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No excuses! ASU physical activity courses make fitness doable

November 20, 2013

When was the last time you tried a new sport or physical activity just for fun – no up-front financial investment or long-term commitment required? Students who enroll in Arizona State University’s new physical activity course (PAC) program can choose from a wide range of traditional and trendy course options while receiving academic credit at the same time.

“Our PAC mission is to create a lifelong love of physical activity for ASU students,” said Janet Barrone, Mary Lou Fulton Teachers College physical education faculty member and coordinator of the PAC program. “So we search for instructors who are experts in their field and who demonstrate a passion for the sport they teach. For example, our archery instructor is an ex-Olympic coach and for racquetball, we have a national champion. This is the level of instruction we offer.”

But students need not have Olympic-worthy skills to sign up for a PAC course. Far from it, noted ASU’s Justin Kern, program coordinator for aquatics and safety education, and PAC swimming instructor at Sun Devil Fitness Complex in Tempe.

“We teach all types of swimmers,” he said. “At the beginning, I had bubble blowers who were afraid to put their faces in the water. We taught them the basics of how to swim. For others who swam when they were younger, we helped them rebuild motor skills they haven’t had for years.

“Last semester, we started out asking students to attempt to swim 300 yards. I had some who were only able to walk that distance in the shallow end. By the end of the semester, however, those same students were swimming 1,500 yards in every class.”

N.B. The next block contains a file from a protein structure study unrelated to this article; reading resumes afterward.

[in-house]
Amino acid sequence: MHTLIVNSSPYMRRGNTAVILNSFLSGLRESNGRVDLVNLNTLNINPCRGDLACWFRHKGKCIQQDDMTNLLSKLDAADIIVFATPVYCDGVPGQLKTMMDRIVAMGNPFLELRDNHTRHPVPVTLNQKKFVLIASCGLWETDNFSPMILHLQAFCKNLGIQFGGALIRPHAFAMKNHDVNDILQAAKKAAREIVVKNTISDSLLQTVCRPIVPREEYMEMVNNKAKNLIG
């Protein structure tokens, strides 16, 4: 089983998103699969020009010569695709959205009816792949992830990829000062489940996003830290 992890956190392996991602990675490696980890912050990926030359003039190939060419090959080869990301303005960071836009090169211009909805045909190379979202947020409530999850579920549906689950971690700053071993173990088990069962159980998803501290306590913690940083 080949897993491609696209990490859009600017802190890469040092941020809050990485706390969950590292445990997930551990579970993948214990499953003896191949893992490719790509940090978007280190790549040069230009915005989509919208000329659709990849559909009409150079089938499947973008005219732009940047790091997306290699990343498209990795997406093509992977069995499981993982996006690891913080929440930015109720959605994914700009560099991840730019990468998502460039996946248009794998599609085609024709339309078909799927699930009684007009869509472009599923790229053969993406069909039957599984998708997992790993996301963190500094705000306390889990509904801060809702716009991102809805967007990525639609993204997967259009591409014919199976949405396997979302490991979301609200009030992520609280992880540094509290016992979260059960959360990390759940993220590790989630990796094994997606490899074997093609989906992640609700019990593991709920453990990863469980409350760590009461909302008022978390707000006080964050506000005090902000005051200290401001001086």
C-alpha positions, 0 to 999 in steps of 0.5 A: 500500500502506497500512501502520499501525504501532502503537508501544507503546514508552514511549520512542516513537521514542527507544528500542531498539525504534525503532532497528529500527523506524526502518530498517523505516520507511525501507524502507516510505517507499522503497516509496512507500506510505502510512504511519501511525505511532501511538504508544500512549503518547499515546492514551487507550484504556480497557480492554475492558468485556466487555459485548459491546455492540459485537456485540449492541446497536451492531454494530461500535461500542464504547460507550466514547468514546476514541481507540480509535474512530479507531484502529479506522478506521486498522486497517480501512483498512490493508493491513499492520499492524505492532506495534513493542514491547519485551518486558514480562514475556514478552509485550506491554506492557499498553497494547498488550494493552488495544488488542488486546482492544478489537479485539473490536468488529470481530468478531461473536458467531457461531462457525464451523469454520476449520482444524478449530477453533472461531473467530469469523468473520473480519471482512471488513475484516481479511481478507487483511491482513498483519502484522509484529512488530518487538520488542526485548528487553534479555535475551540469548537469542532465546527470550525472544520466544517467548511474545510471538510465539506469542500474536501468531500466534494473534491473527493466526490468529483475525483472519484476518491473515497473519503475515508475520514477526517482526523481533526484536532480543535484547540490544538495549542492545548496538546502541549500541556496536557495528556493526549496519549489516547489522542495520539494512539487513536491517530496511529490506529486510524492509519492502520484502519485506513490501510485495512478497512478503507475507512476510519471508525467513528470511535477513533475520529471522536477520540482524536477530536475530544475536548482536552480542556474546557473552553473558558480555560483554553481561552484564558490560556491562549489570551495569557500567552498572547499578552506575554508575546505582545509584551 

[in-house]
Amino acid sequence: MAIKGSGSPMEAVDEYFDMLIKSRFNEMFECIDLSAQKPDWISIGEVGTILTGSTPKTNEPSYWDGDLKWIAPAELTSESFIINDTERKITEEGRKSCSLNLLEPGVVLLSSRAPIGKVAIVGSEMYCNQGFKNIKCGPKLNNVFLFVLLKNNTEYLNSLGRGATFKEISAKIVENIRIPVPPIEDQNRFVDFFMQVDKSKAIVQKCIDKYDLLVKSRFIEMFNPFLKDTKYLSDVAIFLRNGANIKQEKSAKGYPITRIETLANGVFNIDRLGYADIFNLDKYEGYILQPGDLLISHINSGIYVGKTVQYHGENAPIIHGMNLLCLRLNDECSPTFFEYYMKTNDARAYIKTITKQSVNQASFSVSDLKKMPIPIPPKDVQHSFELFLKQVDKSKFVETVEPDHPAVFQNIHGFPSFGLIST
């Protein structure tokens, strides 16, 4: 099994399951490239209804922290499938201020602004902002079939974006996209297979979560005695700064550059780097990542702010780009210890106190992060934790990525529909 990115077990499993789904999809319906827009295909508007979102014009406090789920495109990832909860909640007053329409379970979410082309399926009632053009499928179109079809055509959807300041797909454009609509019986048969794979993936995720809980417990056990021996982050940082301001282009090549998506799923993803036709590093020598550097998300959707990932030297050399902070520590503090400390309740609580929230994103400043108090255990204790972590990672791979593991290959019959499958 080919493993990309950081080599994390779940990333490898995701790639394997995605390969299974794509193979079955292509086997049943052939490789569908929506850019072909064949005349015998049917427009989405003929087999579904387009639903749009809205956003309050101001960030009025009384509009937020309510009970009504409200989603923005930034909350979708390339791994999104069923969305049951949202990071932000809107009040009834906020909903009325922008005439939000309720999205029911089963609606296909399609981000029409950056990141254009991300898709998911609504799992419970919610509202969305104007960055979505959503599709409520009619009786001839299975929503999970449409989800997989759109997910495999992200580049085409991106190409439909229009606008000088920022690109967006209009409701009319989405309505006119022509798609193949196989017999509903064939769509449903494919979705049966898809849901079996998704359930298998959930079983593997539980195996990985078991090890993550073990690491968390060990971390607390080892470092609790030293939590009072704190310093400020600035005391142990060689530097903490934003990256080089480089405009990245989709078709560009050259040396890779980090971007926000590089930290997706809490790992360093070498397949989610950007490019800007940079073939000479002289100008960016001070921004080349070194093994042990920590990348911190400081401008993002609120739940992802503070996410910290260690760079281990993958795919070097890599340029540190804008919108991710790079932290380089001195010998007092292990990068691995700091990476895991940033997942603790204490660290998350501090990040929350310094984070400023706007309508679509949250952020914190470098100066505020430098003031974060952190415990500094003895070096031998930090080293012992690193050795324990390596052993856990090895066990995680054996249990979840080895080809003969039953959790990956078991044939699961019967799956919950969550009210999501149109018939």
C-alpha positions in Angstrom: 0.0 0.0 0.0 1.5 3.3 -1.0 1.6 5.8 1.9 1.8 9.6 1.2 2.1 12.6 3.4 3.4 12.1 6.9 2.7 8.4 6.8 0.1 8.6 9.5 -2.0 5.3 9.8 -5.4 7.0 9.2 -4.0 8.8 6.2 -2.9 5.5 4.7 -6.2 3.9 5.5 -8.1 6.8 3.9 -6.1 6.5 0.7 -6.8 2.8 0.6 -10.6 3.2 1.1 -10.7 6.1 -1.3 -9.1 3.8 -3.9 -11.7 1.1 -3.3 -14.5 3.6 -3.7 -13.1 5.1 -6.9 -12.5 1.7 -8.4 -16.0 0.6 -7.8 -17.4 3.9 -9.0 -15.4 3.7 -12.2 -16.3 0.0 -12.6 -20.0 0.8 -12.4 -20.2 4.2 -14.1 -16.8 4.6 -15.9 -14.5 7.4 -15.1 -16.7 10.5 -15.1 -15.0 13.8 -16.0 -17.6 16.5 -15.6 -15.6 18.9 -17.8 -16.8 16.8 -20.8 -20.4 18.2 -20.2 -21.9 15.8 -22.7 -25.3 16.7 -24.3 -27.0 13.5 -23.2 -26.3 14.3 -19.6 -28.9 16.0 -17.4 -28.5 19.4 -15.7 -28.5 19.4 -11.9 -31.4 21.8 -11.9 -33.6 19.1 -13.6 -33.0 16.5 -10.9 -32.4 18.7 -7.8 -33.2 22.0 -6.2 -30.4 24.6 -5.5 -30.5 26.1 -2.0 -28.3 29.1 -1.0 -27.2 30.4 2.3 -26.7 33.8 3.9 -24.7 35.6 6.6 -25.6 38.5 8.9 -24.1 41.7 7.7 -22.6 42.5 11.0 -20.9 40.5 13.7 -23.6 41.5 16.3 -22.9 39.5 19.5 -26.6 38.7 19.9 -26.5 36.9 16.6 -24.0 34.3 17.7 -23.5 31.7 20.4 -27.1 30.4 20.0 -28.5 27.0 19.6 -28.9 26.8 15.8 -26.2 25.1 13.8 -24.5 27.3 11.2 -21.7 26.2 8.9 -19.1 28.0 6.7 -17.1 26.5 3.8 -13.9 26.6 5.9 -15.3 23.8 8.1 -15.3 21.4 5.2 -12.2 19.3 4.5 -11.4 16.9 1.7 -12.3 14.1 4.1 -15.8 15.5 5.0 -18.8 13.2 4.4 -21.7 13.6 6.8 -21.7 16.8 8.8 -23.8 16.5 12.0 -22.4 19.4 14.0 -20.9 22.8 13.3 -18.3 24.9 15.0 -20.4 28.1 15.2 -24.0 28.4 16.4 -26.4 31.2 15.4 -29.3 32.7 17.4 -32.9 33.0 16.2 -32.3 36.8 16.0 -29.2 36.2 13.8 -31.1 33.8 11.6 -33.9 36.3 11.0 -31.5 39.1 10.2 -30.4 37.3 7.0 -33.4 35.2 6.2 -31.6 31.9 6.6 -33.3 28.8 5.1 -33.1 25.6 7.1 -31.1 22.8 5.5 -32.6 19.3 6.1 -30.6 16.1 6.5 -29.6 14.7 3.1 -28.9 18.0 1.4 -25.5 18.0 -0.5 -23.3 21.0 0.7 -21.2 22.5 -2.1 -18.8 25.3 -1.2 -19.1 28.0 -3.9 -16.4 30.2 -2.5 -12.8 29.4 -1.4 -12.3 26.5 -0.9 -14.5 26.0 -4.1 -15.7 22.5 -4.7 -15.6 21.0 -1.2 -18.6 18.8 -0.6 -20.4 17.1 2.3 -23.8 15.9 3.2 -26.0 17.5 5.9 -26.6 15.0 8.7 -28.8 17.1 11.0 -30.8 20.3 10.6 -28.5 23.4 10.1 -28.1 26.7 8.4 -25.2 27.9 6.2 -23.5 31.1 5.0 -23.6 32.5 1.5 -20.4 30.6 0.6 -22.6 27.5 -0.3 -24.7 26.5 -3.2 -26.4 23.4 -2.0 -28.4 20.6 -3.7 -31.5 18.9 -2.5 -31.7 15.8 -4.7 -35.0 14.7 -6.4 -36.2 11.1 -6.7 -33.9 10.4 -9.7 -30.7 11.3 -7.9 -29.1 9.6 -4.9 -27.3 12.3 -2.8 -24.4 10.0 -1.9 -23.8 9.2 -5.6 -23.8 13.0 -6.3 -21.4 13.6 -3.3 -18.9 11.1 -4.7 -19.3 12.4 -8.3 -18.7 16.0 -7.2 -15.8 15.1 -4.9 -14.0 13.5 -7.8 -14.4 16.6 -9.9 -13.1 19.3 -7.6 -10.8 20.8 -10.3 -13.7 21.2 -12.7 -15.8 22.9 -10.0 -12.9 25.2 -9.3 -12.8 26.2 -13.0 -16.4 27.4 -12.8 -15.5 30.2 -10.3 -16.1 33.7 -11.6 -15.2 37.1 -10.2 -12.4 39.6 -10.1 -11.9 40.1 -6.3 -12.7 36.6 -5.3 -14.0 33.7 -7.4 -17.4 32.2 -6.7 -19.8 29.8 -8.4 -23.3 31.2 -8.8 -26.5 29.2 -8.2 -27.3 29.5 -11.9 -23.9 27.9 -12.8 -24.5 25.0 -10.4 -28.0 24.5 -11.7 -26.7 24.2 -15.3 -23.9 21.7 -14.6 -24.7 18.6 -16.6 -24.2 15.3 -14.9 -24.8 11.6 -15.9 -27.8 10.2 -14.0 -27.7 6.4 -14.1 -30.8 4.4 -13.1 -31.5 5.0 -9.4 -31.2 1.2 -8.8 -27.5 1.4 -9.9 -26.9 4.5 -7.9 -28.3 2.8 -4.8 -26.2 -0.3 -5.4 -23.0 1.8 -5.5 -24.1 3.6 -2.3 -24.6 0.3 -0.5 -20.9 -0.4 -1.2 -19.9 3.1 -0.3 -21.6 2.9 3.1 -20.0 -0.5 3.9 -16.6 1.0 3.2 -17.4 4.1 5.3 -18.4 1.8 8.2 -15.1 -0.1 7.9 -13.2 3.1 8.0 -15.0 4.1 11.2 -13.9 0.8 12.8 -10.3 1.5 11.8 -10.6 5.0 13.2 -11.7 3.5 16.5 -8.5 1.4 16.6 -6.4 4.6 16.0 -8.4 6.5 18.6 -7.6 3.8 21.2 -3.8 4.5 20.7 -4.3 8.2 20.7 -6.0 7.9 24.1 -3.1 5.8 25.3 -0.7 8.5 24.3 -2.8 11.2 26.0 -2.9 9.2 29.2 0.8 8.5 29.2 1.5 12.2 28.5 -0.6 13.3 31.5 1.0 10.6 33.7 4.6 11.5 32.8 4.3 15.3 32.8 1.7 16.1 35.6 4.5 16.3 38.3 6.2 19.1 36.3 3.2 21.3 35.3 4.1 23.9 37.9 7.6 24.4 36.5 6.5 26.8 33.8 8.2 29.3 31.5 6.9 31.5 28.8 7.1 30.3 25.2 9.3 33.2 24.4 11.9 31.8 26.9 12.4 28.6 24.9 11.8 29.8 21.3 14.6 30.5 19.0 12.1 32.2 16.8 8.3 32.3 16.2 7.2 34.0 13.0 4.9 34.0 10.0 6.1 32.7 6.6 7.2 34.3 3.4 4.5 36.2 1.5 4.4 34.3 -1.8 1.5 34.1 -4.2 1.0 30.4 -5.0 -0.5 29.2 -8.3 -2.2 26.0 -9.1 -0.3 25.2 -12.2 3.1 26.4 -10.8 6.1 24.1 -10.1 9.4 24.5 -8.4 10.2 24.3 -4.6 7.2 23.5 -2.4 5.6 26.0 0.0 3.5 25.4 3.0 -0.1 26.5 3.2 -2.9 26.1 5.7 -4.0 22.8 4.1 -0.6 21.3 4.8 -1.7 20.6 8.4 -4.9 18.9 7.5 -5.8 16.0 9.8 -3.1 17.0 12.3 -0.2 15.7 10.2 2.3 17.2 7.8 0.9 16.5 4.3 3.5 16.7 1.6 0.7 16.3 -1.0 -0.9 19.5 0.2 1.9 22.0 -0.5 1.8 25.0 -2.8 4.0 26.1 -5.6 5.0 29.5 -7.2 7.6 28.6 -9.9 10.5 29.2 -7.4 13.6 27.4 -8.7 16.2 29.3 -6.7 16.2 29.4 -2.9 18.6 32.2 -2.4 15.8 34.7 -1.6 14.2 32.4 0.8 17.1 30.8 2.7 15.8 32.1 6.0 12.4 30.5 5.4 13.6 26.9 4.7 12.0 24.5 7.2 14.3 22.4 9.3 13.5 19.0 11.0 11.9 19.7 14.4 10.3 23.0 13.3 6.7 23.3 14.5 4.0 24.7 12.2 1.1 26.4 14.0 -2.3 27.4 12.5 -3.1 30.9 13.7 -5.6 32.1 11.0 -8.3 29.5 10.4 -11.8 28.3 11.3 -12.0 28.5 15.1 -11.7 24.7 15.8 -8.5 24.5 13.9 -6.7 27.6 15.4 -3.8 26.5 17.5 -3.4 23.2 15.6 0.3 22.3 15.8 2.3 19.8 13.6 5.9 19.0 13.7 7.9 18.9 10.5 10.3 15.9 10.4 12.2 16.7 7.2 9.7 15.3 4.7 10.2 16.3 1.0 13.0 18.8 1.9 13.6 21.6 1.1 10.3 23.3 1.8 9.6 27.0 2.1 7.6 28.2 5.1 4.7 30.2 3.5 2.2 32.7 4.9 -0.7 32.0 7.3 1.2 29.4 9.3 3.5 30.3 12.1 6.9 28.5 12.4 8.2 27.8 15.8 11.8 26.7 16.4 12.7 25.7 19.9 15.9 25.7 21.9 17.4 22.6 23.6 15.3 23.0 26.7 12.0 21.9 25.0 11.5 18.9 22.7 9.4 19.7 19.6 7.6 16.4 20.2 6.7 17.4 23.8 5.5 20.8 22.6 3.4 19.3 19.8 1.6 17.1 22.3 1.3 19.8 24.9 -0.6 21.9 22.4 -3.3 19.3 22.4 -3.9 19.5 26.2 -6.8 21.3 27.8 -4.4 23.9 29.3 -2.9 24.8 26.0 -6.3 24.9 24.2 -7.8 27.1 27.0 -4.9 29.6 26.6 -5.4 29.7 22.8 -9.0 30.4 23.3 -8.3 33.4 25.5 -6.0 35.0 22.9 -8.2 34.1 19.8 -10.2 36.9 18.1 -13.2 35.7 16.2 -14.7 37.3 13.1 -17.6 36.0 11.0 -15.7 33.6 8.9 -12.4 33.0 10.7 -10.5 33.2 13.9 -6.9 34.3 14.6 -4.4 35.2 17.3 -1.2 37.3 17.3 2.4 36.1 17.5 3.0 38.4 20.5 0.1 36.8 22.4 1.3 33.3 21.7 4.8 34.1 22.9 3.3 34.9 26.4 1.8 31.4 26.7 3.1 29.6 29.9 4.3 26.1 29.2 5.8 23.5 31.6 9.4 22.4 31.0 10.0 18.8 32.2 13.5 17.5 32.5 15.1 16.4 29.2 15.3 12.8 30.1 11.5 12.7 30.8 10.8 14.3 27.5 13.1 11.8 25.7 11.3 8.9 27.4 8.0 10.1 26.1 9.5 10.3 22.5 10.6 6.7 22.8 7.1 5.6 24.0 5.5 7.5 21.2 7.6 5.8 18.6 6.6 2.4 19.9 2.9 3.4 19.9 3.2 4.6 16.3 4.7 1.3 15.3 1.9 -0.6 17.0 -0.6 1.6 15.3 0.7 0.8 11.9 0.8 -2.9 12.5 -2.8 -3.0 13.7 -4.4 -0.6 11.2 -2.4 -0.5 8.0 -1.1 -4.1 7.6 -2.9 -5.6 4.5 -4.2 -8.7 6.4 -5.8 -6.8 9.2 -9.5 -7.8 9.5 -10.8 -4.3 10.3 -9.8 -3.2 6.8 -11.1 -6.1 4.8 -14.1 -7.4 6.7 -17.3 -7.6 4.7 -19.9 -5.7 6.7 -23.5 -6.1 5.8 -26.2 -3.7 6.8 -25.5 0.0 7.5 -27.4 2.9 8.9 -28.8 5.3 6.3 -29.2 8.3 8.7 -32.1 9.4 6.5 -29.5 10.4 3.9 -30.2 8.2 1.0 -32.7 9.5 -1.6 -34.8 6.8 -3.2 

Likewise, Barrone emphasized that “beginners are welcome” in any of the PAC program classes. Because the program is housed in ASU’s Teachers College, she said, the focus is on learning the sport or activity, not on competing. She added that as the program grows, ASU faculty and staff, as well as students, are being encouraged to sign up for the PAC courses.

As for course difficulty, Barrone explained that as each sport or activity is introduced, it is designed with a level-one expertise. As the program expands, so will the number of advanced course offerings that require higher skill levels.

“So an individual can begin a new activity, and if they enjoy it, they can continue on,” she explained. “At the same time, if they decide to join in league play or intramurals, it makes it so much easier because we equip them with the skills to compete.”

Currently, the new PAC program offers a dozen one- and two-credit activity courses open to all ASU students, faculty and staff for the Spring 2014 semester: archery, basketball, core fitness, flag football, golf, group spin, karate, lifeguard training, racquetball, soccer, strength conditioning and swimming. The courses meet 14 times during a seven-and-a-half week period. And students can repeat a course if they like. The classes can be found under PPE 294 in ASU’s course catalog.